Wild Blue Yonder: A Novel of the 1960s

Wild Blue Yonder is the coming-of-age story of Nathaniel Hawthorne Flowers, a smart but sheltered boy from suburban Chicago whose beloved father suddenly dies, resulting in his flunking out of college. Nate receives a draft notice from the Army but after some “encouragement” from his mother, decides to enlist in the Air Force instead. It is 1965. Nate is 20 years old. Airman Flowers goes not to Vietnam but Germany, straight into a military Catch-22. His assignment: writing stories as a reporter for the Stars and Stripes newspaper which will never see print. Nate's adventure deepens as he and his fellow troops try to understand why they're there, the military mindset, and the massive social turbulence of 1960s America. Existential, psychedelic, funny, and laced with rock 'n' roll, Wild Blue Yonder is the story of Nate's quest for personal and spiritual values while discovering the meaning of family, friendship, and the love of the girl he left behind. "I could not put this novel down, and I did not want the journey to end. This is a well-written, engaging, very funny, thoughtful and bold first novel for this author.” - Rita Peterson “A coming-of-age story set in the 1960's, Wild Blue Yonder offers what finding yourself really means set against the turmoil of a time, place, and culture so different and similar to today. I heartily recommend this book!” - Casie “Overall, a great read, highly recommended.” - Michael Fedison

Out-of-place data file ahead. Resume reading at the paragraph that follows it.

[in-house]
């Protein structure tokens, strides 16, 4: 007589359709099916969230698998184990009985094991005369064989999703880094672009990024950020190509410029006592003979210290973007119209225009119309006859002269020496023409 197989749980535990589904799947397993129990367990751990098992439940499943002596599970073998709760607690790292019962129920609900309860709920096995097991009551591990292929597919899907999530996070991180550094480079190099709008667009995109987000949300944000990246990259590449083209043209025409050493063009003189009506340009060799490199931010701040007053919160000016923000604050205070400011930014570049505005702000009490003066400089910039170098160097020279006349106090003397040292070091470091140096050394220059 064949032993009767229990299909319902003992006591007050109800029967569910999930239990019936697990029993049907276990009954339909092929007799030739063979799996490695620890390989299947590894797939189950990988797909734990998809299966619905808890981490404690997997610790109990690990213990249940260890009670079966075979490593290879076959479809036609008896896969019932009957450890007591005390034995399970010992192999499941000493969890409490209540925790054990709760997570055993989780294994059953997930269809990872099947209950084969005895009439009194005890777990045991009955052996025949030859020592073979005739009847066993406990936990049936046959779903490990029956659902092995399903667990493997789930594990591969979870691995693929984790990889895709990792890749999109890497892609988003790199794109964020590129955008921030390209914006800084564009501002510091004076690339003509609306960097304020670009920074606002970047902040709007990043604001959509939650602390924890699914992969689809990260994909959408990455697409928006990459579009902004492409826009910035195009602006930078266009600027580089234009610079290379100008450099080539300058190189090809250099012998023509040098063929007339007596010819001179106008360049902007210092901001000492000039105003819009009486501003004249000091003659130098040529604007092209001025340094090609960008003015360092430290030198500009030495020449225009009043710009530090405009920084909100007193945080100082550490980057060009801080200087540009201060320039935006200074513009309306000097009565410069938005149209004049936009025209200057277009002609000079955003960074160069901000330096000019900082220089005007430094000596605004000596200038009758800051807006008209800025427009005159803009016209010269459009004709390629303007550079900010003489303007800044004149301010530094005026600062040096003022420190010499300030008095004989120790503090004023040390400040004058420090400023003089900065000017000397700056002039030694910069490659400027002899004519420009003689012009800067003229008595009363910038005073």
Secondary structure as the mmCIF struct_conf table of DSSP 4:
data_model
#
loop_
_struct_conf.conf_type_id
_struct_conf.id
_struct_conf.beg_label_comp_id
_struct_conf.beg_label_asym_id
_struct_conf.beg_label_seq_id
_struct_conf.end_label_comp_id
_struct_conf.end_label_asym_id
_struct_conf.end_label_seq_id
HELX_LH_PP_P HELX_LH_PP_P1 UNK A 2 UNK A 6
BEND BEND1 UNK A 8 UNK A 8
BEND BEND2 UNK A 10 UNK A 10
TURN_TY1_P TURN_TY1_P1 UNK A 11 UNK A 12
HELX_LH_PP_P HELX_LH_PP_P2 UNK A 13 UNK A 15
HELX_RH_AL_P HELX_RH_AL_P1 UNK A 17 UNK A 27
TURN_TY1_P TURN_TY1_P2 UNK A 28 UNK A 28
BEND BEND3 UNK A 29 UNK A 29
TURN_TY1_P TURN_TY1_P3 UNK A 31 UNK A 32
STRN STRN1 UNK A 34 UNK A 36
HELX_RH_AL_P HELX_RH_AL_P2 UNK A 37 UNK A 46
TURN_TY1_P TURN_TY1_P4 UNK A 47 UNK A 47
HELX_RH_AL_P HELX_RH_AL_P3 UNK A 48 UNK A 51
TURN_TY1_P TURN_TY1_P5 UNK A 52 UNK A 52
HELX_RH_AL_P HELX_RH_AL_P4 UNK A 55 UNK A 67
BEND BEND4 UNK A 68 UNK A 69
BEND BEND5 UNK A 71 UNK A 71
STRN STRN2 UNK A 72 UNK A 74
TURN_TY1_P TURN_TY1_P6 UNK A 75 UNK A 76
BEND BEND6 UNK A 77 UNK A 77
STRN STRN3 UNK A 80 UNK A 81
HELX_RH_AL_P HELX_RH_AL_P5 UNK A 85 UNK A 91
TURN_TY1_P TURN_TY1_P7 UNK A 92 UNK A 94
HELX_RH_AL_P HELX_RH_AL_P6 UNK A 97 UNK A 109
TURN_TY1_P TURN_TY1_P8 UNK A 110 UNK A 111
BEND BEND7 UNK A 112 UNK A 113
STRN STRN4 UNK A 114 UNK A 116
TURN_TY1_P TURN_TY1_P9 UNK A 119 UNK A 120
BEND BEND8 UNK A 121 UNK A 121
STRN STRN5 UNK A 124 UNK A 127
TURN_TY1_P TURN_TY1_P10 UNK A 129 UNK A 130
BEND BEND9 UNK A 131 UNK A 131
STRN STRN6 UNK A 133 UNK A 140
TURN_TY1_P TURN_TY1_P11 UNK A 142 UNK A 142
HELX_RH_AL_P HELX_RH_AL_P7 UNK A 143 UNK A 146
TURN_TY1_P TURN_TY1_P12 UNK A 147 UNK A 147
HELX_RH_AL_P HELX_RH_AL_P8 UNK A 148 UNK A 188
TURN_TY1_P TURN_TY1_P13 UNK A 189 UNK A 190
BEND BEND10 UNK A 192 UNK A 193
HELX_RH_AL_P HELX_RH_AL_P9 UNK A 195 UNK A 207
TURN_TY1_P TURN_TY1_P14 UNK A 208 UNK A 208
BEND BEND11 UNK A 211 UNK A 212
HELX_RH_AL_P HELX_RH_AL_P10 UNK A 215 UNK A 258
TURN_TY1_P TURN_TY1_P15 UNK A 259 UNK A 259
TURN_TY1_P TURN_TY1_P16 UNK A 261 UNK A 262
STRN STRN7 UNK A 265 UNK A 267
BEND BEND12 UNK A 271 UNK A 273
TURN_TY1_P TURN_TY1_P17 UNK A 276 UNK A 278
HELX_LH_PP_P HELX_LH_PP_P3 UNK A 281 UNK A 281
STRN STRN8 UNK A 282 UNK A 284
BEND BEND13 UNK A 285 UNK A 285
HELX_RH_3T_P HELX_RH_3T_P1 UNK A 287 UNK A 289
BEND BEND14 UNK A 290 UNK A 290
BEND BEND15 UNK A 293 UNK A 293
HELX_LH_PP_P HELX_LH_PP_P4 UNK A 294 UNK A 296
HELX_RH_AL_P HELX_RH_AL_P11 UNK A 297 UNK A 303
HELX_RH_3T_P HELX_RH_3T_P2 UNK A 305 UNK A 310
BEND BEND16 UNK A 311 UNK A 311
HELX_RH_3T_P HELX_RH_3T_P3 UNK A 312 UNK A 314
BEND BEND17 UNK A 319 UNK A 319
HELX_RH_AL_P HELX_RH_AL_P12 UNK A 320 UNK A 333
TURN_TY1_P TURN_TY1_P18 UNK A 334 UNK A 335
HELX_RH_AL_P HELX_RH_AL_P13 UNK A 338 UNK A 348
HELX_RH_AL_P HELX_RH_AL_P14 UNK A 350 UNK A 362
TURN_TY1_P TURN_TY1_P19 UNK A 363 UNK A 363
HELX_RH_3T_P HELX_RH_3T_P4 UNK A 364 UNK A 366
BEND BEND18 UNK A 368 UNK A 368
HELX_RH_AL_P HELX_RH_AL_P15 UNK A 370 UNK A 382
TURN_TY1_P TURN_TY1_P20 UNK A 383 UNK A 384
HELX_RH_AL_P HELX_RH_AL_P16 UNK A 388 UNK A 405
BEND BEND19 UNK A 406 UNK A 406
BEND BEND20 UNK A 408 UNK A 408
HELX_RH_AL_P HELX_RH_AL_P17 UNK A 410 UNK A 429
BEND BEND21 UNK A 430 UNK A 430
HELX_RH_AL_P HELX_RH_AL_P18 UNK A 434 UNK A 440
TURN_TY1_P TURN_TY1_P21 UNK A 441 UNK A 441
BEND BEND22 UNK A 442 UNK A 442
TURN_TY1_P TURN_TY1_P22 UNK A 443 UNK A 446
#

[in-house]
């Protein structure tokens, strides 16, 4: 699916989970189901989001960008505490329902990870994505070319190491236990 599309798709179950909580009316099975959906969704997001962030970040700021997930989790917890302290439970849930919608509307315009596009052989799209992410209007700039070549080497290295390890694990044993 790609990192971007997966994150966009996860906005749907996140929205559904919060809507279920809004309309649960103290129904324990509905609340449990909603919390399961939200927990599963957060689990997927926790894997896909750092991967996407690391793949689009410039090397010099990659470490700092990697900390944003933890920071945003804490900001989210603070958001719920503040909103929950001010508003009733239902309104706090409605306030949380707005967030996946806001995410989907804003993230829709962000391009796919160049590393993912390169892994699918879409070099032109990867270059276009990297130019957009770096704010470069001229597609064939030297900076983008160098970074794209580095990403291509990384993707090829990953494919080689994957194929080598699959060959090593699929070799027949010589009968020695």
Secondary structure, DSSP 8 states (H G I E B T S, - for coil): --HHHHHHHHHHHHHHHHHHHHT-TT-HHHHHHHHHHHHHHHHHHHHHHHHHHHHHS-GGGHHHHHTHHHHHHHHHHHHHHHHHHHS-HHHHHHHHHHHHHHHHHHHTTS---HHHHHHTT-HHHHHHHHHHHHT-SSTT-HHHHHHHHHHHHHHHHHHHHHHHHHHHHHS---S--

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Wild Blue Yonder: A Novel of the 1960s

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May 25, 2015


Nate finally extricates himself from the grips of the Air Force, but in a parting shot is warned that he may not like the Real World; in fact, he’s told many troops re-up within a few months. Why is that? Nate wonders. He remembered seeing a wall plaque that read “If Man Has His Freedom, He Has Everything.” If that’s so, why would someone give up his freedom and having a life he can call his own, just to return to the confining aspects of military life? Nonetheless, Nate soon finds that his freedom is fleeting and conditional. Home Sweet Home? Right. What’s Uncle Ned, the philosophy professor, have to say about all this? Why are Chicagoans so cold? And who is that, standing quietly on the sidelines, three thousand miles away in the warm California sun, waiting for Nate’s homecoming drama to play out? Aw, you know who.

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